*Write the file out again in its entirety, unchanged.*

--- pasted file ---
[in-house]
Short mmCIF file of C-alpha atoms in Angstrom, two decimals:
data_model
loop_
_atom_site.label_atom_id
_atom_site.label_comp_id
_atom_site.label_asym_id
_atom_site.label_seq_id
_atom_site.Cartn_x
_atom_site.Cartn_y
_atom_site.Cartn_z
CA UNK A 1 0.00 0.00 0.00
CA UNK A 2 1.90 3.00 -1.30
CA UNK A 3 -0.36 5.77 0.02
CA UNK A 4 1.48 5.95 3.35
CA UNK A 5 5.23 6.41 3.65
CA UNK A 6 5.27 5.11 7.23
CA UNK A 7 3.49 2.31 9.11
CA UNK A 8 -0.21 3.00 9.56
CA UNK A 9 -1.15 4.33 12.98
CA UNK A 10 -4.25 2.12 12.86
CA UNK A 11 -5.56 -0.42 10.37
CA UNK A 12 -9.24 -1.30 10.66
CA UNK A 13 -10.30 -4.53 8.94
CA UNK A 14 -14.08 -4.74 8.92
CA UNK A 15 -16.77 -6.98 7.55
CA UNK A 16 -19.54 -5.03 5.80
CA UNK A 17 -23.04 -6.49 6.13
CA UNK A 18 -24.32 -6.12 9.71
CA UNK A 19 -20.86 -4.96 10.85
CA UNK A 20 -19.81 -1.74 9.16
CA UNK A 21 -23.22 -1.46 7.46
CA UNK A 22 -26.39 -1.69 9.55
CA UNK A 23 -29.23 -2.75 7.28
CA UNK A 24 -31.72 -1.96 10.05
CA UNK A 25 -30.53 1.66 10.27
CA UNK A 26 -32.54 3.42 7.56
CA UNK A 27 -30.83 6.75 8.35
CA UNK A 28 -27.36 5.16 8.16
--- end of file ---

[in-house]
Short mmCIF file of C-alpha atoms in Angstrom, two decimals:
data_model
loop_
_atom_site.label_atom_id
_atom_site.label_comp_id
_atom_site.label_asym_id
_atom_site.label_seq_id
_atom_site.Cartn_x
_atom_site.Cartn_y
_atom_site.Cartn_z
CA UNK A 1 0.00 0.00 0.00
CA UNK A 2 1.90 3.00 -1.30
CA UNK A 3 -0.36 5.77 0.02
CA UNK A 4 1.48 5.95 3.35
CA UNK A 5 5.23 6.41 3.65
CA UNK A 6 5.27 5.11 7.23
CA UNK A 7 3.49 2.31 9.11
CA UNK A 8 -0.21 3.00 9.56
CA UNK A 9 -1.15 4.33 12.98
CA UNK A 10 -4.25 2.12 12.86
CA UNK A 11 -5.56 -0.42 10.37
CA UNK A 12 -9.24 -1.30 10.66
CA UNK A 13 -10.30 -4.53 8.94
CA UNK A 14 -14.08 -4.74 8.92
CA UNK A 15 -16.77 -6.98 7.55
CA UNK A 16 -19.54 -5.03 5.80
CA UNK A 17 -23.04 -6.49 6.13
CA UNK A 18 -24.32 -6.12 9.71
CA UNK A 19 -20.86 -4.96 10.85
CA UNK A 20 -19.81 -1.74 9.16
CA UNK A 21 -23.22 -1.46 7.46
CA UNK A 22 -26.39 -1.69 9.55
CA UNK A 23 -29.23 -2.75 7.28
CA UNK A 24 -31.72 -1.96 10.05
CA UNK A 25 -30.53 1.66 10.27
CA UNK A 26 -32.54 3.42 7.56
CA UNK A 27 -30.83 6.75 8.35
CA UNK A 28 -27.36 5.16 8.16